Analysis: By now you’d be hard-pressed to find someone who doesn’t know Chris Hipkins loves a Coke Zero and a sausage roll.

His challenge this weekend speaking to party faithful at the Labour congress, for the first time as leader, is to go a little deeper.

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The Prime Minister and Labour leader is single and doesn’t involve his two young children in politics, so he can’t fall back on fluffy family photo-shoots to showcase his softer side.

His children won’t be at congress in Wellington at the weekend, nor will Jacinda Ardern, the former leader who called time on the job giving Hipkins the opportunity to take a run at getting Labour its third term in power.

Hipkins has dedicated a lot of time in his four short months to differentiating himself from Ardern, with his many policy bonfires and interviews acknowledging where they disagreed on things.

Although former leaders who were popular with the party can have their uses – Helen Clark sitting front row when Ardern launched the 2017 election campaign is a good example – Hipkins is still in reset and no-distractions mode and that means all eyes need to be on him.

It also means the ‘Chris Hipkins Government’ catchphrase won’t be going anywhere anytime soon – it was prolific in last week’s Budget and is sneaking into other areas too, like random press releases about other minister’s travel plans.

It’s a tool for reminding people the Government and Labour Party are under new management and it doesn’t hurt to overuse it a little while Hipkins’ personal polling is decent.

Hipkins comes from a working-class family in the Hutt and his mother’s passion for teaching helped shape his own interest in the area, driving him to become education minister in 2017.

It’s not at all surprising the centrepiece announcement at last week’s Budget was an extension of free early childhood education and the new policy in his speech on Sunday will also be education-focused.

While it will be Hipkins’ easiest audience on Sunday – a room packed with paid-up members – it’s also a speech to convince voting New Zealanders that it’s a different party and government under his watch.

In an ideal world, congress wouldn’t be this close to the Budget, as it makes it difficult to make anything but small policy announcements, otherwise critics would just question why it wasn’t put in the Budget if it were so crucial and effective.

It also means Hipkins, his Finance Minister Grant Robertson and just about every other senior minister and a large chunk of the backbench MPs have been out on the road for the past week selling the Budget.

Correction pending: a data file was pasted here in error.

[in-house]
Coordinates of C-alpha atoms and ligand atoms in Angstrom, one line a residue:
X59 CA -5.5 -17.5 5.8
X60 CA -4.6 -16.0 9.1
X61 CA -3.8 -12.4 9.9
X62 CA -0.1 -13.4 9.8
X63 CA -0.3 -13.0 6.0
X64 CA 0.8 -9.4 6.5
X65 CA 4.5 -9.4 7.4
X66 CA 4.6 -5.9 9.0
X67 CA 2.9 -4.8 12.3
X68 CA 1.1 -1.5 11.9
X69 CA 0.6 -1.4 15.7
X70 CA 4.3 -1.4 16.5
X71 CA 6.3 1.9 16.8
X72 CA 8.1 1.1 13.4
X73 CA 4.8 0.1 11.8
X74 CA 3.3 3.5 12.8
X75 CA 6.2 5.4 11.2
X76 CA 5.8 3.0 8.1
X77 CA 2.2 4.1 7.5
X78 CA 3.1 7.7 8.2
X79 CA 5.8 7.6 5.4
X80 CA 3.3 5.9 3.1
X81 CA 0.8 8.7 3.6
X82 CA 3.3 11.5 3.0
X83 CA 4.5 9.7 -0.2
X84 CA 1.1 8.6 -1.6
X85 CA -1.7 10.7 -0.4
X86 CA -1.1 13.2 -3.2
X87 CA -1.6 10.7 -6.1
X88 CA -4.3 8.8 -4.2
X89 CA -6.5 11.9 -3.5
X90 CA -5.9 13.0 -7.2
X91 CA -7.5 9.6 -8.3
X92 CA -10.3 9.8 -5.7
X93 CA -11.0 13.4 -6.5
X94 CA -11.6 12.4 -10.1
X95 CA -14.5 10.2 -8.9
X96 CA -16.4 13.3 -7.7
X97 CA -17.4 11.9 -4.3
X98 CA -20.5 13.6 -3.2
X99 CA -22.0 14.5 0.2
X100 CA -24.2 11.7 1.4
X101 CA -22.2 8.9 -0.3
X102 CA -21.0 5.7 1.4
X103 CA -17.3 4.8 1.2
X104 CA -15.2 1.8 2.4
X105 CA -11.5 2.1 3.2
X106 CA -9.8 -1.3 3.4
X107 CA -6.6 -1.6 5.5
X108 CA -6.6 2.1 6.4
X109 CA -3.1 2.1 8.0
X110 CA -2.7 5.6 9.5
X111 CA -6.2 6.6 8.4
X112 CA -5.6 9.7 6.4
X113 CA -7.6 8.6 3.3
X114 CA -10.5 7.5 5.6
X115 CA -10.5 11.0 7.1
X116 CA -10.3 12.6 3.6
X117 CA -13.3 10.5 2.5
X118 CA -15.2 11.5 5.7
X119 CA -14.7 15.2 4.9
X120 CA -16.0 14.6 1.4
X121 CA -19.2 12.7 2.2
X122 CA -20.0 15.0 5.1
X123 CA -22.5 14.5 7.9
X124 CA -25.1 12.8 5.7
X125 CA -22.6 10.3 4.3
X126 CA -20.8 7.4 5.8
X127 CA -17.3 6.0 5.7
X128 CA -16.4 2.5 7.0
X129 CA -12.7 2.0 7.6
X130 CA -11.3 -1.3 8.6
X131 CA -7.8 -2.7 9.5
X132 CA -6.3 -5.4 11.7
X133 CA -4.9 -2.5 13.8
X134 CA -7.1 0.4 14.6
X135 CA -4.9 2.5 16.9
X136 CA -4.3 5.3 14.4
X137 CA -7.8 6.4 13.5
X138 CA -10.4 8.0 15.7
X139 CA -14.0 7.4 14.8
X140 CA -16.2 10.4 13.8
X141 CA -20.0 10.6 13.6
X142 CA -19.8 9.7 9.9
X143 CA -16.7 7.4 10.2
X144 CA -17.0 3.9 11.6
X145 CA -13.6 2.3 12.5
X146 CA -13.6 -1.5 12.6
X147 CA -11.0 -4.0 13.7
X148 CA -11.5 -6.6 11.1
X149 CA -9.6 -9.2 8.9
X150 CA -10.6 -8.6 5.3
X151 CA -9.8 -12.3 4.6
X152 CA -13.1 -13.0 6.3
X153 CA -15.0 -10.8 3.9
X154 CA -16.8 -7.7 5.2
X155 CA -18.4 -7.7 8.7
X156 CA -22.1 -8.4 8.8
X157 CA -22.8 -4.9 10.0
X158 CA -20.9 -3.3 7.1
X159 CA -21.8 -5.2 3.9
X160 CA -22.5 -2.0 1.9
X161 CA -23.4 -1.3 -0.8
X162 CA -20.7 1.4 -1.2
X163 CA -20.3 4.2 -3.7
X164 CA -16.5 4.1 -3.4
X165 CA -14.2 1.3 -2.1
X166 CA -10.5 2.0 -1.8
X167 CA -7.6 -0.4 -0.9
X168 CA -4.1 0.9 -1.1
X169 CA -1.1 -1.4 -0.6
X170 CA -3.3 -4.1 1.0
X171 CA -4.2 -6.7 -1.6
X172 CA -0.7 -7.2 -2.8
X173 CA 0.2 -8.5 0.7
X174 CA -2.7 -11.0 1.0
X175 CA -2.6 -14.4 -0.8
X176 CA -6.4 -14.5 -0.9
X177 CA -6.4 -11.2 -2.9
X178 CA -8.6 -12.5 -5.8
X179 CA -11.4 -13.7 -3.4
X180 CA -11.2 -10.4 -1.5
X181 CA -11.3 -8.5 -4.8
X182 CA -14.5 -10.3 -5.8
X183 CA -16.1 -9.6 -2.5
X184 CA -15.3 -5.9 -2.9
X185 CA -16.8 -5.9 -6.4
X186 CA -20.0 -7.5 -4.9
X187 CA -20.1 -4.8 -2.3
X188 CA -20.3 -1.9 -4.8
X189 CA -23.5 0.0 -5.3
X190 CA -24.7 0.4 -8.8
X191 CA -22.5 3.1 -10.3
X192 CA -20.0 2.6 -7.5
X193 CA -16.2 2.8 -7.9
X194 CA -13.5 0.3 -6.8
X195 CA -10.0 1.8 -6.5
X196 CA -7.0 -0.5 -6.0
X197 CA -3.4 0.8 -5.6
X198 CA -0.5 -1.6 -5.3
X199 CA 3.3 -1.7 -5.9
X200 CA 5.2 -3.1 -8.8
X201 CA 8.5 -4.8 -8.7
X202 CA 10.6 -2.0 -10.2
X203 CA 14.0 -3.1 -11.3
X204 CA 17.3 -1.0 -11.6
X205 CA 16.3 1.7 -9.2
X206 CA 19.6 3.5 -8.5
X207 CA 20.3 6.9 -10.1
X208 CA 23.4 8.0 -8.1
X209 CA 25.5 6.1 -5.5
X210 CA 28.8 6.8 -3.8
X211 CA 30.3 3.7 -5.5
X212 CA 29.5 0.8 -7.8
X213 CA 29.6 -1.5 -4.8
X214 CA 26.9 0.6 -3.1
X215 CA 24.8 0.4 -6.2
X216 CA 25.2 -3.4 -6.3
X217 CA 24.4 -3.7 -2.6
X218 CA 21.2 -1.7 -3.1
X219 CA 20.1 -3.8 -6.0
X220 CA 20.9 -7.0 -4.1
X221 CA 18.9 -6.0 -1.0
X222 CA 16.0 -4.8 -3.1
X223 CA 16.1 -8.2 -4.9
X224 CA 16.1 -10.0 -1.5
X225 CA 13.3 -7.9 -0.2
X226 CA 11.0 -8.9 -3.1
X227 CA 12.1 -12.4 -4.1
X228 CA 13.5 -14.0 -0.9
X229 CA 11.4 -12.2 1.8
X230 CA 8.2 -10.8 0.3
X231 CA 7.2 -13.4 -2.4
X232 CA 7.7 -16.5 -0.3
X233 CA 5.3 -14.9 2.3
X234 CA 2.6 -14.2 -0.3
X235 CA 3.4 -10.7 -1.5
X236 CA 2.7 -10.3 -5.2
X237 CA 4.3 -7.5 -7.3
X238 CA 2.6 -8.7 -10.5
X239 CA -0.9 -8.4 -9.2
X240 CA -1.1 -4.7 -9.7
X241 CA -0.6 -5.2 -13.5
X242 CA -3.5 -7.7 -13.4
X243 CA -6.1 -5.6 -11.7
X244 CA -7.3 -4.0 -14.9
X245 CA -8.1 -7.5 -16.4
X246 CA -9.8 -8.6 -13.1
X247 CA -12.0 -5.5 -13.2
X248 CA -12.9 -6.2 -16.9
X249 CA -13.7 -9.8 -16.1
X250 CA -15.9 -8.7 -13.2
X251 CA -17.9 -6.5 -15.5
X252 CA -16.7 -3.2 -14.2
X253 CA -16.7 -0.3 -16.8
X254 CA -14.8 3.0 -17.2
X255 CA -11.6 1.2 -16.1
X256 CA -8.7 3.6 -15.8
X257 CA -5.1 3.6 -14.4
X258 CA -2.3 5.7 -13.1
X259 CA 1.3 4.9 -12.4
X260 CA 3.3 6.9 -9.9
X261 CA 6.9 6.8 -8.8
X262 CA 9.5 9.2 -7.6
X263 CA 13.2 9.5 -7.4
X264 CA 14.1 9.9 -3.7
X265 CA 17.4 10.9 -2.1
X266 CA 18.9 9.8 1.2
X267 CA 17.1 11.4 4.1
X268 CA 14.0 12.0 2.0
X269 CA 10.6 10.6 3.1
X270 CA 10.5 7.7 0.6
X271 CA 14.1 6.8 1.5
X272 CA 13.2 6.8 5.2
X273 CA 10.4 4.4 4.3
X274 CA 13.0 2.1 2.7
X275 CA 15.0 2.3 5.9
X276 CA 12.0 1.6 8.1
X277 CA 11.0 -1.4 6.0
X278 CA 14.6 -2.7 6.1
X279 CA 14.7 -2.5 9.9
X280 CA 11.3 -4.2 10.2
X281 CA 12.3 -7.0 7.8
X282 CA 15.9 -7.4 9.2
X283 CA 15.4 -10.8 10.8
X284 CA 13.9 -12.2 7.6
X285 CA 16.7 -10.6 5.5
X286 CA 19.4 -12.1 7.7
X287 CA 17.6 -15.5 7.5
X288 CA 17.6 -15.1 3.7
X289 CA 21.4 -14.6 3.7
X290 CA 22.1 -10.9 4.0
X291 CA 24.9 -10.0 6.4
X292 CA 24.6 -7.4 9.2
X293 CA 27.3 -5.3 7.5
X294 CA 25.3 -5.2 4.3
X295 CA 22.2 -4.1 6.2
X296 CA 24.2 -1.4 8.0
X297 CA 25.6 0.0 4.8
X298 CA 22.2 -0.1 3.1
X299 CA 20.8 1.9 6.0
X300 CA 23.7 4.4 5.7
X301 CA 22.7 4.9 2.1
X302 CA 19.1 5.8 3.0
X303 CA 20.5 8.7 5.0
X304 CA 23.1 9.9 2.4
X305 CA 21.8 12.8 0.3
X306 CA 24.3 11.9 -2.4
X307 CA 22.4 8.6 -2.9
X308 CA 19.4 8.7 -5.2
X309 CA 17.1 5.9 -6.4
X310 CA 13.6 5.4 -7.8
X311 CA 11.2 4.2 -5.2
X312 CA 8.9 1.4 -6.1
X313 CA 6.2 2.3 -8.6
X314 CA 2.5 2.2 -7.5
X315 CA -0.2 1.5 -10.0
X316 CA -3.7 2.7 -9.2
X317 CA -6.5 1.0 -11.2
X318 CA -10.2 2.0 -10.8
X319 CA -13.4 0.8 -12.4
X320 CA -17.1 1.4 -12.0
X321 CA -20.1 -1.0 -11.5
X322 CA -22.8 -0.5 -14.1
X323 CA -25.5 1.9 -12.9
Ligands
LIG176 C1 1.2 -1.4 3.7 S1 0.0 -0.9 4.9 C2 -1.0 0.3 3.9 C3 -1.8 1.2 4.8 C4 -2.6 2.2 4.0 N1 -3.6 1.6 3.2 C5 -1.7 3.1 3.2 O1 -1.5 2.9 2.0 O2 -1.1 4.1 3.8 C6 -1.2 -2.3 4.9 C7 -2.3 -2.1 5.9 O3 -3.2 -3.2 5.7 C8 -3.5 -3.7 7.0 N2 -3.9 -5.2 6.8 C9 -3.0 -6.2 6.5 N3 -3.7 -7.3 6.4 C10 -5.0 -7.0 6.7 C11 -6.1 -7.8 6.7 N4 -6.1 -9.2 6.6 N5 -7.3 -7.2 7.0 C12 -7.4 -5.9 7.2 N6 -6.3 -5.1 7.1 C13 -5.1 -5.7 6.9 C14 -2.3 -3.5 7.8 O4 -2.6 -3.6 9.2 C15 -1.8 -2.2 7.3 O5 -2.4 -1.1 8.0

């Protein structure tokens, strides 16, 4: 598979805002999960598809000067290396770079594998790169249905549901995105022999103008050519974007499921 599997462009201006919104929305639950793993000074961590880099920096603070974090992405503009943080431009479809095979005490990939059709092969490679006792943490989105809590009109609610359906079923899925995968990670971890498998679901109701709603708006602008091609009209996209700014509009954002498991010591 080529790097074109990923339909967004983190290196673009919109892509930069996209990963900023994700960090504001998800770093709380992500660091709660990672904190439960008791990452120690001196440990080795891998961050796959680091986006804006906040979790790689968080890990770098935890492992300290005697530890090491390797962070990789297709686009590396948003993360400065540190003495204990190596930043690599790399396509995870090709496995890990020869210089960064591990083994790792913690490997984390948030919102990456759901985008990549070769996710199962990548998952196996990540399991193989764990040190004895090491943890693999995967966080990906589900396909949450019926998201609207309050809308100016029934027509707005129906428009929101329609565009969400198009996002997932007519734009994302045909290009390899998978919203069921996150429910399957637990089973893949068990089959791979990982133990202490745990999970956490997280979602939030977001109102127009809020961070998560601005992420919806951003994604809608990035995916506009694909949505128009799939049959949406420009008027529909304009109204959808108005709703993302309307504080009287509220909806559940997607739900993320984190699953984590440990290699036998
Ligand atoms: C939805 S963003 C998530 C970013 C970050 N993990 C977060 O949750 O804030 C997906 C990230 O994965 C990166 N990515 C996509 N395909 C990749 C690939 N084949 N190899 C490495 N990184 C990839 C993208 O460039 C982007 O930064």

They’ll hardly be heading into the weekend feeling fired up and energetic – most would be wishing they could have a two-day breather after seven days out on the road.

While Hipkins will spend a decent chunk of time reminding everyone there’s a new captain steering the ship, he’ll also be keen to draw attention to the contrasts between Labour and National.

The polls are tight, and everyone accepts the election will be a drag race right up to the finish line, so Hipkins will use this weekend to outline what he thinks will be at risk if Labour doesn’t get a third term.

Given the election is still five months away he’ll be keeping his powder dry on any significant policy announcements but expect him to talk about what he sees as the issues facing New Zealanders and what needs to be done to secure a better future.

His deputy, Carmel Sepuloni, who will have spent Saturday introducing herself to the party before welcoming Hipkins to the stage for the keynote speech on Sunday, will also make a small policy announcement broadly related to her social development portfolio.

Hipkins has comfortable polling around trust and how in touch he is with issues affecting New Zealanders, and will be looking to play to that strength on Sunday.

Robertson, Labour’s deputy leader Kelvin Davis and the party president Jill Day will also speak to members on Saturday along with Sepuloni.

There will also be an election-year special panel where new candidates George Hampton (North Shore), Mark Hutchinson (Napier), Toni Boynton (Waiariki) and Estefania Muller-Palares (youth) will introduce themselves and talk about their backgrounds and why they’re team Labour.

While it will be Hipkins’ easiest audience on Sunday – a room packed with paid-up members – it’s also a speech to convince voting New Zealanders that it’s a different party, and government, under his watch.

Expect to hear him talk about the good old days growing up in the Hutt where he would disappear for hours in the hills with friends, and nobody needed worry.

It was a carefree and free-range existence that Hipkins wants to convince people can still exist for future generations, including his own children.

Jo Moir is Newsroom's political editor.

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